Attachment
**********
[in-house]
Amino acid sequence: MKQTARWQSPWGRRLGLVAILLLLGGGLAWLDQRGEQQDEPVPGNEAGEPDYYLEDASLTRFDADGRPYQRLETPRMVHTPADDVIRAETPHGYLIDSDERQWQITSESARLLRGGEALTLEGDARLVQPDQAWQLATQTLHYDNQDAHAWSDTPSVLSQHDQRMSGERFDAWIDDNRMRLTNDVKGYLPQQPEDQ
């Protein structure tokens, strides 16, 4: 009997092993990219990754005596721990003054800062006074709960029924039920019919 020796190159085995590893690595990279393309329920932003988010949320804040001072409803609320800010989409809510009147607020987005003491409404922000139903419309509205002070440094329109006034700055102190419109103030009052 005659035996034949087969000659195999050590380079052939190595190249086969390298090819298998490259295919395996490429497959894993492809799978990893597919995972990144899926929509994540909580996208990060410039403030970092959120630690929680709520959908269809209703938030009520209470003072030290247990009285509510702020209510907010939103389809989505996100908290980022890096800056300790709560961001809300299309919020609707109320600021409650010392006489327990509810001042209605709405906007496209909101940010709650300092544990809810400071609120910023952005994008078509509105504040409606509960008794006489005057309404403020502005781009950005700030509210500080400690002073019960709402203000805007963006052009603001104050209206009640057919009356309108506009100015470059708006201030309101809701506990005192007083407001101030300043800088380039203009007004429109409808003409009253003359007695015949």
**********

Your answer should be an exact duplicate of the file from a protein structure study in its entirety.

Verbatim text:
[in-house]
Amino acid sequence: MKQTARWQSPWGRRLGLVAILLLLGGGLAWLDQRGEQQDEPVPGNEAGEPDYYLEDASLTRFDADGRPYQRLETPRMVHTPADDVIRAETPHGYLIDSDERQWQITSESARLLRGGEALTLEGDARLVQPDQAWQLATQTLHYDNQDAHAWSDTPSVLSQHDQRMSGERFDAWIDDNRMRLTNDVKGYLPQQPEDQ
């Protein structure tokens, strides 16, 4: 009997092993990219990754005596721990003054800062006074709960029924039920019919 020796190159085995590893690595990279393309329920932003988010949320804040001072409803609320800010989409809510009147607020987005003491409404922000139903419309509205002070440094329109006034700055102190419109103030009052 005659035996034949087969000659195999050590380079052939190595190249086969390298090819298998490259295919395996490429497959894993492809799978990893597919995972990144899926929509994540909580996208990060410039403030970092959120630690929680709520959908269809209703938030009520209470003072030290247990009285509510702020209510907010939103389809989505996100908290980022890096800056300790709560961001809300299309919020609707109320600021409650010392006489327990509810001042209605709405906007496209909101940010709650300092544990809810400071609120910023952005994008078509509105504040409606509960008794006489005057309404403020502005781009950005700030509210500080400690002073019960709402203000805007963006052009603001104050209206009640057919009356309108506009100015470059708006201030309101809701506990005192007083407001101030300043800088380039203009007004429109409808003409009253003359007695015949």